5. Suggest policy guidelines for gathering information and statistics relating to police work.
6. Suggest ways and means to improve efficiency, effectiveness, accountability and responsiveness of the police.
7. Such other functions as may be assigned to it by the state government from time to time.
(The Board would have the deputy chief minister/minister in charge of the home department as chairperson; and leader of the opposition in the state legislative assembly, chief secretary and additional chief secretary as members as well as two non-official members-one of them preferably a woman and the director general of police.)
Constitution of the Police Establishment Board
1. The Police Establishment Board shall decide all transfers, postings, promotions and other service-related matters of officials of and below the rank of inspector of police. However, transfers will be decided within the purview of the Maharashtra Government Servants Regulation of Transfer and Prevention of Delay in Discharge of Duties Act, 2006.
2. The Board shall be authorised to make appropriate recommendations to the state government regarding postings and transfers of officers of and above the rank of deputy superintendent of police and the state government shall give due weightage to those recommendations.
3. The Board shall also function as a forum of appeal for disposing off representations from officers of and below the rank of police inspector regarding their promotions, transfer, disciplinary proceedings, or their being subjected to illegal or irregular orders subject to the provisions of further appeal to the government under existing rules and regulations.
4. The Board shall be authorised to make appropriate recommendations to the state government on the grievances received from the police officer of and above the rank of deputy superintendent regarding their promotions, disciplinary proceedings and other service matters after analysing the same according to prevailing rules and regulations.
5. The Board shall generally review the functioning of the state police.
6. The Board shall exercise such other functions as may be assigned to it by the state government from time to time.
(The Board would have the director general of police as chairperson, and additional director general of police (establishment); additional director general of police (law & order); commissioner of police, Mumbai; inspector general of police (establishment) as members. Such a Board should also be established at district levels.)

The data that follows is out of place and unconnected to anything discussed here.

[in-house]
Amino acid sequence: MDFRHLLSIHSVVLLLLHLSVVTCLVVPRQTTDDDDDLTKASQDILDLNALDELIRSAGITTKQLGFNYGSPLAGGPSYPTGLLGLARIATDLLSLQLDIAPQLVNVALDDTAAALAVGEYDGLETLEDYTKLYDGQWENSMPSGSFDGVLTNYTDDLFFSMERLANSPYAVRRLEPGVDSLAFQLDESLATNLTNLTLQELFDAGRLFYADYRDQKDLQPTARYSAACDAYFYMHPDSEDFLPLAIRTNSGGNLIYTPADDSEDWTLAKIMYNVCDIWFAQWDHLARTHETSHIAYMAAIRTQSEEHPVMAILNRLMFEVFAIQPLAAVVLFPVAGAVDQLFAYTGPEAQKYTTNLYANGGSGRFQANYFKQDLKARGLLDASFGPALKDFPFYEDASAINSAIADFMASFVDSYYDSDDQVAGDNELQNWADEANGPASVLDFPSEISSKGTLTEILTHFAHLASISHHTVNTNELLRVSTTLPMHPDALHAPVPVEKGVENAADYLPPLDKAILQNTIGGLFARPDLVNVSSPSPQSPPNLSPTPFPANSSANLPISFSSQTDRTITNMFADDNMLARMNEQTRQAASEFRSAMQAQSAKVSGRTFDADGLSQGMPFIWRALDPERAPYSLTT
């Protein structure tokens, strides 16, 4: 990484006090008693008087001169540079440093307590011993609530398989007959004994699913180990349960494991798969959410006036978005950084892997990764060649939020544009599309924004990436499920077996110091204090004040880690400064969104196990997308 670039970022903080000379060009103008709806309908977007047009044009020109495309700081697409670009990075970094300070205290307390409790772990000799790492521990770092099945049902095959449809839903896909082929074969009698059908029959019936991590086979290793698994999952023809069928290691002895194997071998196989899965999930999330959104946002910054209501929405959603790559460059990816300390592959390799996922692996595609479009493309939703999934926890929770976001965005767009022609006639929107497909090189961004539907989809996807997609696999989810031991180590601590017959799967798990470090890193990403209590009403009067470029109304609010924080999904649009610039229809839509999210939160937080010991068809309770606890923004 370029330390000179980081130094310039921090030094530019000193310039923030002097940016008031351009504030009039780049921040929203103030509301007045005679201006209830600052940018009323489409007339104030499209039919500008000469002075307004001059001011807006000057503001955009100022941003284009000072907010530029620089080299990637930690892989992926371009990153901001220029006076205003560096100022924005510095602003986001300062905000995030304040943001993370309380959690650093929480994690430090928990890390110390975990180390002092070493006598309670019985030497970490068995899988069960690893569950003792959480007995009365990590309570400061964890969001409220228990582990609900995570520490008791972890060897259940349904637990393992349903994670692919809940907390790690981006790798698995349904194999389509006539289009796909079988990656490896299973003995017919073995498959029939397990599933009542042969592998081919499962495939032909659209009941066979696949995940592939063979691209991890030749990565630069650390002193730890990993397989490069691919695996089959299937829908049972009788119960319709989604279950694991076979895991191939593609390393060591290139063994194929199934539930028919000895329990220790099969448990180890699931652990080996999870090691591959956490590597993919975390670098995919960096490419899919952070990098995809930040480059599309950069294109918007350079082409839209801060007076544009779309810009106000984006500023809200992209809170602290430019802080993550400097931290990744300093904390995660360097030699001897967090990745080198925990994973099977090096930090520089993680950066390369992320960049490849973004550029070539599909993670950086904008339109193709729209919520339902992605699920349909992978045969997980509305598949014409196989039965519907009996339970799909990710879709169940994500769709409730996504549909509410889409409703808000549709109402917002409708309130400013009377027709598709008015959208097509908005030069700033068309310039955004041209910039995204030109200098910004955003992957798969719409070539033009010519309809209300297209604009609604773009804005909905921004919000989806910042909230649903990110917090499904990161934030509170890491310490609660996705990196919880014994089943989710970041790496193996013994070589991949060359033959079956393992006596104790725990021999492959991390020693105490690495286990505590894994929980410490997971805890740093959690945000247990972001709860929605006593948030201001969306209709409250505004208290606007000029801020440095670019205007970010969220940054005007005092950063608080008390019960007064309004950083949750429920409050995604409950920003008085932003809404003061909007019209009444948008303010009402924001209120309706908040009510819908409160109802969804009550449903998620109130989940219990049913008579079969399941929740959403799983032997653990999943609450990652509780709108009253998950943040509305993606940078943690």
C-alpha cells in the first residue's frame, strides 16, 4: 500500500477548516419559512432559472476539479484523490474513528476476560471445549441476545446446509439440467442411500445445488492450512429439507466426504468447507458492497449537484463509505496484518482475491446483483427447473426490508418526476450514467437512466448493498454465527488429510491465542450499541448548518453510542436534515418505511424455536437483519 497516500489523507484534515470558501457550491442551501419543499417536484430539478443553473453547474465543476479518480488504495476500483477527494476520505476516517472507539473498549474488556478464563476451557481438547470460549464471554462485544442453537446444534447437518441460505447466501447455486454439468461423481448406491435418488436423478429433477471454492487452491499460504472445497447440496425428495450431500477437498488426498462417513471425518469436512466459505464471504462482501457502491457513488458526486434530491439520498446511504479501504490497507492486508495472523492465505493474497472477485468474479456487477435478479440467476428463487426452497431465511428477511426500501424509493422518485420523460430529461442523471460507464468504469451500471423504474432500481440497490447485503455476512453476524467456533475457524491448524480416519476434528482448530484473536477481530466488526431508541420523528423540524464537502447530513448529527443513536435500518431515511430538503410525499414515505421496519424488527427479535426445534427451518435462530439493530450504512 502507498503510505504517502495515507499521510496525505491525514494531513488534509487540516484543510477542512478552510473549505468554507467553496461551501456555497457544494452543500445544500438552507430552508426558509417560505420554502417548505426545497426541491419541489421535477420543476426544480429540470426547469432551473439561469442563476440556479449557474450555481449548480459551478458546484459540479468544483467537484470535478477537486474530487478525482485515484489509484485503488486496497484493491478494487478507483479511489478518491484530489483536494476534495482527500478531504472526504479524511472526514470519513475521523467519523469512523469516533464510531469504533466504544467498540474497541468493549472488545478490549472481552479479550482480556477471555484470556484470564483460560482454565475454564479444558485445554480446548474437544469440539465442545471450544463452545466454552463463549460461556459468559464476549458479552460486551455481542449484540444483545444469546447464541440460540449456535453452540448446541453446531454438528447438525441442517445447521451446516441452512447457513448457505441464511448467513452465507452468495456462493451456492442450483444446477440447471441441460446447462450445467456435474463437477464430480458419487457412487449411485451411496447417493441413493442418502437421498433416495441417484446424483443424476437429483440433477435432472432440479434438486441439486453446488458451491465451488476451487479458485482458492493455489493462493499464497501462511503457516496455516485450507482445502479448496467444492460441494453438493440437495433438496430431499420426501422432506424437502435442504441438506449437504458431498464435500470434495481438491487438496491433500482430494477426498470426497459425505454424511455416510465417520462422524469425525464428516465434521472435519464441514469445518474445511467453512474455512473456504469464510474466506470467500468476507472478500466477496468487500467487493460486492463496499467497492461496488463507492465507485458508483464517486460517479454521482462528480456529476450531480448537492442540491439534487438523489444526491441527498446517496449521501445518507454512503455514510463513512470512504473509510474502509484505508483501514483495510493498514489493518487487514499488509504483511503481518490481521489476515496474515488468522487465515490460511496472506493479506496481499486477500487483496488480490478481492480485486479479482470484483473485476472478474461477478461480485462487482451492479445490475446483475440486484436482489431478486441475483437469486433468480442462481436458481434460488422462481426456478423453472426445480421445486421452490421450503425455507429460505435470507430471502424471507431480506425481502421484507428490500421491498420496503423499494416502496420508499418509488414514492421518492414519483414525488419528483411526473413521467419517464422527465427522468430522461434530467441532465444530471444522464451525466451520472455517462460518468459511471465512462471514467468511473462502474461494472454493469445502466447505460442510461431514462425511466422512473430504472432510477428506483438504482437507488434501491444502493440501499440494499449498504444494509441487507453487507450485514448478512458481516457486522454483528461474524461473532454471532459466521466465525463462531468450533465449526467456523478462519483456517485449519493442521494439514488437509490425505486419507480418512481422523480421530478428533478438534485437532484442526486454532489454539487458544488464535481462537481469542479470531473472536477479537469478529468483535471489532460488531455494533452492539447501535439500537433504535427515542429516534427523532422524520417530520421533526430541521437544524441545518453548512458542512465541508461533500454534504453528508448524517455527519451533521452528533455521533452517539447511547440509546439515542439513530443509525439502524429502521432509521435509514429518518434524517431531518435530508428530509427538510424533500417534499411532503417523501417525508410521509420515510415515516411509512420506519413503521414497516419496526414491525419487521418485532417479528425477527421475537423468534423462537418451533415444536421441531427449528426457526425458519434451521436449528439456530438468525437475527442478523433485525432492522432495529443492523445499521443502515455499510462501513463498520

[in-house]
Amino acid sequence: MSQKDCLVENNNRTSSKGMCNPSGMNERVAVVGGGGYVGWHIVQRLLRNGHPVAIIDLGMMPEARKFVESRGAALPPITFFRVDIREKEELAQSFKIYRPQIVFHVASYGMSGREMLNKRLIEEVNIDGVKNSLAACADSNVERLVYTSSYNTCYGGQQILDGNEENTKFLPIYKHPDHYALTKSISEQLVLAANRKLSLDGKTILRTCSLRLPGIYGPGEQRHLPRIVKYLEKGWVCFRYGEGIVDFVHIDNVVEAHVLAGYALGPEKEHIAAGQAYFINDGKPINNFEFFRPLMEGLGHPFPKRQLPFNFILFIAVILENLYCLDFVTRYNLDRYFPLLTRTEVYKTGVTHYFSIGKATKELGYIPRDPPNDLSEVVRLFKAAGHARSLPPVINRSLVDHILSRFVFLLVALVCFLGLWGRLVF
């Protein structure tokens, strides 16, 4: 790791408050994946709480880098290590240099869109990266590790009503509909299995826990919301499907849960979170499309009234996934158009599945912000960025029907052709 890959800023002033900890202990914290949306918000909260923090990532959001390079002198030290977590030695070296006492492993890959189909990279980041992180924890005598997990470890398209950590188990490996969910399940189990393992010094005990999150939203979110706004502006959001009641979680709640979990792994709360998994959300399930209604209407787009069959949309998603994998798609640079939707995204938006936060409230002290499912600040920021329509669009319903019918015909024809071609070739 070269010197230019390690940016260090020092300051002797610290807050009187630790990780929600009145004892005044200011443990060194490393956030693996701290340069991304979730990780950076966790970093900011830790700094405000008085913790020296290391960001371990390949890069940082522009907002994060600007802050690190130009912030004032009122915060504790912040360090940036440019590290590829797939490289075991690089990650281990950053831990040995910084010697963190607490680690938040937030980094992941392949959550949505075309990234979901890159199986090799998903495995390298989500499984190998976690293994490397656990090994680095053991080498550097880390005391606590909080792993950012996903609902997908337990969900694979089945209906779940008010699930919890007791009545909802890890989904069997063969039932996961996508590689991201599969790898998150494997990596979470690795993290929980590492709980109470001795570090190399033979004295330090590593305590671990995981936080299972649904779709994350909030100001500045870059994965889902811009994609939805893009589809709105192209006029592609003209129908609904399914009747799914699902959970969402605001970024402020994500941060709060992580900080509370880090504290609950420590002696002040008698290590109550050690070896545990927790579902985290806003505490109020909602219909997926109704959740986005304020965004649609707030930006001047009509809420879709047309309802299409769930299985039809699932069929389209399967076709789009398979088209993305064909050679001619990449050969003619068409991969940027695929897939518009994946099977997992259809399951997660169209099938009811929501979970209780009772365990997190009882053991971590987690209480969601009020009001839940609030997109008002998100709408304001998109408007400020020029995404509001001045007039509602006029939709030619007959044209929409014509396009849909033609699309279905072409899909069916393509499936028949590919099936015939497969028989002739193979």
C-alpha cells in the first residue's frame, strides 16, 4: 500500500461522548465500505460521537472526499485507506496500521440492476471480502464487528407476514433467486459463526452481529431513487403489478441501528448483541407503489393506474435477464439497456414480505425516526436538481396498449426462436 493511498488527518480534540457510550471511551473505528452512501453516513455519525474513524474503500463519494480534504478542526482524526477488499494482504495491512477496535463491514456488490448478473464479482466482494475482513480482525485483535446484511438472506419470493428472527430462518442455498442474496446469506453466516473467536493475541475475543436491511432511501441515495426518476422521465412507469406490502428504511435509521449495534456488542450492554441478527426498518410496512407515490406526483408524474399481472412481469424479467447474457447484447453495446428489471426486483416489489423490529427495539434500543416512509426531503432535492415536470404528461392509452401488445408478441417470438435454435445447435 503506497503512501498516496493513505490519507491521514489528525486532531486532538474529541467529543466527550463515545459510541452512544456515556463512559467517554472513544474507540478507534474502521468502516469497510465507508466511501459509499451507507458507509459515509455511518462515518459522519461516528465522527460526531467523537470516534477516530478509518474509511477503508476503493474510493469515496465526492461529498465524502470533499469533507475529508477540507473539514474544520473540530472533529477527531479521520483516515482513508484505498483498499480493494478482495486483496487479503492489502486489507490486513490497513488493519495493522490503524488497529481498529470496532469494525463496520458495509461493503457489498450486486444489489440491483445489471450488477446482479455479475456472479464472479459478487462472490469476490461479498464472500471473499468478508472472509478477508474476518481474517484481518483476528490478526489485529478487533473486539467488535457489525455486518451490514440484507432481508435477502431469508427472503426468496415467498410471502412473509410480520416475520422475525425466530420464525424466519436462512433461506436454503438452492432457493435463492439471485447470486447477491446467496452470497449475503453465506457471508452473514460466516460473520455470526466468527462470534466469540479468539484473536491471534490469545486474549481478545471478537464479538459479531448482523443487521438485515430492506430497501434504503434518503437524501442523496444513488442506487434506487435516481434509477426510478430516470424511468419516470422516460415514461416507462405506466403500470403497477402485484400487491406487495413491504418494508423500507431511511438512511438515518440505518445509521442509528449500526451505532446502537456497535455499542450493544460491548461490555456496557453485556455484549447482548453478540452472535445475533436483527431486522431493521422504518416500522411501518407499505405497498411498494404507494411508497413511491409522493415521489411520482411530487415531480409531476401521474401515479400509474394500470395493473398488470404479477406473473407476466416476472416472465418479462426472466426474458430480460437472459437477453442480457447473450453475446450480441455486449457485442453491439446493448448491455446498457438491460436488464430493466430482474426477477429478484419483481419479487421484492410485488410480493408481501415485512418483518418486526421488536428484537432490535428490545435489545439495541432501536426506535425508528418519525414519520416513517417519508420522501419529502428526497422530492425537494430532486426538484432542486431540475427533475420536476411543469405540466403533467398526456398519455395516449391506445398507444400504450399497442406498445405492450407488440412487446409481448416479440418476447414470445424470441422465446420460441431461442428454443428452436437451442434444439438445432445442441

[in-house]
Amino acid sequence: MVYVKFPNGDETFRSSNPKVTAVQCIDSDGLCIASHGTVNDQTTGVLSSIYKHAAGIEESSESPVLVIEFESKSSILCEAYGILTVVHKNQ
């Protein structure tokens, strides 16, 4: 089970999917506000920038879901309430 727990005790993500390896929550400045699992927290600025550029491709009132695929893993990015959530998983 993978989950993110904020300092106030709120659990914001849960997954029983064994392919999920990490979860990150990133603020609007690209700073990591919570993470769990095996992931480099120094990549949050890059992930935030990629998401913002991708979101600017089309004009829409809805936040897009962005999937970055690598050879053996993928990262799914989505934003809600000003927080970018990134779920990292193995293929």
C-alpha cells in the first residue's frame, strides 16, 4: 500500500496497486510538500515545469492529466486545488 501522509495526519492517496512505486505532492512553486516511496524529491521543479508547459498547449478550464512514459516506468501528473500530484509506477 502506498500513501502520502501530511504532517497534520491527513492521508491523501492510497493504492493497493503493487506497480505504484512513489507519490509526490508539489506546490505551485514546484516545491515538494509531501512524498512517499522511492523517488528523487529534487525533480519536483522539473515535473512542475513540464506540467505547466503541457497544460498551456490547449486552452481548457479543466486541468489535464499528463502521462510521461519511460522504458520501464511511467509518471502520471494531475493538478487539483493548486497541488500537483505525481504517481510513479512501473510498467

Constitution of police complaints authorities
1. Look into the complaints against police officers of the rank of deputy superintendent of police/asst commissioner of police and above in respect of misconduct, dereliction of duty, misuse of power, corruption, negligence, or any other matter which may be referred to it by the state government.
2. Require any person to furnish information on such points or matters as in the opinion of the authority may be useful for or relevant to the subject matter of inquiry.
3. Make appropriate recommendations to the state government on any case inquired into by it.
(The chairman of the Board will be a retired judge of the Mumbai High Court or a retired police officer of the state government who has held a post in the rank of director general of police, or a retired officer who has worked as chief secretary/additional chief secretary/principal secretary in the state government. The members will include an officer of the rank of secretary to the state government, a person of eminence appointed by the state government and an officer not below the rank of additional director general of police nominated by the government.)
Clearly, while heads must roll and the home ministry must be grilled for yet another terror attack, police reforms are the key to improving governance and law enforcement. However, most state governments are dilly-dallying, despite the strong Supreme Court order. For the record, former IPS officer Prakash Singh and others had filed a writ petition after the central government slept over an eight-part report of the National Police Commission (NPC) 1981.
(Vinita Deshmukh is a senior editor, author and convener of Pune Metro Jagruti Abhiyaan. She can be reached at email@example.com.)
The majority of potential investors in this still-struggling scheme do not have an online platform for making payments. More points of presence are needed at various banks. Apart from these issues, the Bajpai Committee (set up by the Pension Fund Regulatory and Development Authority) proposals need to be implemented soon
In August 2010, the PFRDA (the Pension Fund Regulatory and Development Authority) constituted a committee to review the performance of the NPS (New Pension System) scheme which was headed by GN Bajpai, former SEBI Chairman. The committee submitted its report at the beginning of this month, suggesting various measures to improve the NPS. However, there are still some issues that require attention.
There is no online platform available for the majority of investors. As of now, only those investors who have registered for the NPS through ICICI Direct POPs (Points of Presence) can make online payments to their NPS accounts, which are debited from their linked bank accounts with ICICI Bank. The committee suggested that all bank POPs should make this kind of online facility available for their customers. Other banks—if they implement this feature (as suggested by the Bajpai Committee)—will make this feature available only to their subscribers from their respective POPs. But subscribers from non-bank POPs would be left in the lurch.